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"Africanization in Tuition": African National Education?

Author(s): Ulrike Kistner

Journal: Mediations
ISSN 1075-041x

Volume: 24;
Issue: 1;
Start page: 90;
Date: 2008;
Original page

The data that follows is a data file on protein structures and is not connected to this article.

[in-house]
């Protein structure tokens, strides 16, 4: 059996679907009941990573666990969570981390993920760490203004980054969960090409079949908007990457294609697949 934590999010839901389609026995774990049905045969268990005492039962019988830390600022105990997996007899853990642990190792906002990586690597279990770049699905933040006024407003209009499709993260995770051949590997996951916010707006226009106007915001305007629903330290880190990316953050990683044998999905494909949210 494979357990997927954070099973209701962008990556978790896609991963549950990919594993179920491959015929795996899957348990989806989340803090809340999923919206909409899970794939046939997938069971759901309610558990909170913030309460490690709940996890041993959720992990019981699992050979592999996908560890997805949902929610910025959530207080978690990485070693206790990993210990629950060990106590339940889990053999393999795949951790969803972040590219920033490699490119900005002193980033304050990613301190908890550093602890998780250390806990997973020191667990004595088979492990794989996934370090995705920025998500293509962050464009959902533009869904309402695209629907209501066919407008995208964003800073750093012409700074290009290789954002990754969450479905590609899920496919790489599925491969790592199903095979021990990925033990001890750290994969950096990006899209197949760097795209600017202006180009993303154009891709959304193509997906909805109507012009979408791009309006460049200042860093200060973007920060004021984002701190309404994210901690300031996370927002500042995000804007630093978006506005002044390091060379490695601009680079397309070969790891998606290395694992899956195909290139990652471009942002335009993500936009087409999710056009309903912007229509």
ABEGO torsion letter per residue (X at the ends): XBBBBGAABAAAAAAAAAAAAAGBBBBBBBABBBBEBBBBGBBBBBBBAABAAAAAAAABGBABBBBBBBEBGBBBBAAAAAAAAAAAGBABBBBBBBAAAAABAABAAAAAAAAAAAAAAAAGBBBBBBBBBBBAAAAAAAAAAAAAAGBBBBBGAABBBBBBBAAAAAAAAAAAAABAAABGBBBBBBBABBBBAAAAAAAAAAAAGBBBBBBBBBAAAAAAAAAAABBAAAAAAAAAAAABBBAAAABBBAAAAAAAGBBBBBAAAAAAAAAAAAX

The current rhetoric of “Africanization” ostensibly refers back to pan-African or national-liberationist ideals. However, the “transformation agendas” of South African higher education institutions, of which “Africanization” forms an integral part, have been shown to be closely linked with the commercialization and corporatization of the university, and with elite nationalism. Many African academics across the continent have articulated this development in terms of a sense of loss. This article investigates that sense of loss. To the extent that African intellectuals expected their visions for political and social transformation to be taken over by the postcolonial developmentalist state, their hopes were dashed by national chauvinism, by the recession of the state and the tightening grip of repression. Rather than revisiting nationalism and “indigeneity” as potentially critical forces, this article cautions against such reclamations, proposing a renewal of the emancipatory aims of higher education focused on the teaching-learning relationship.
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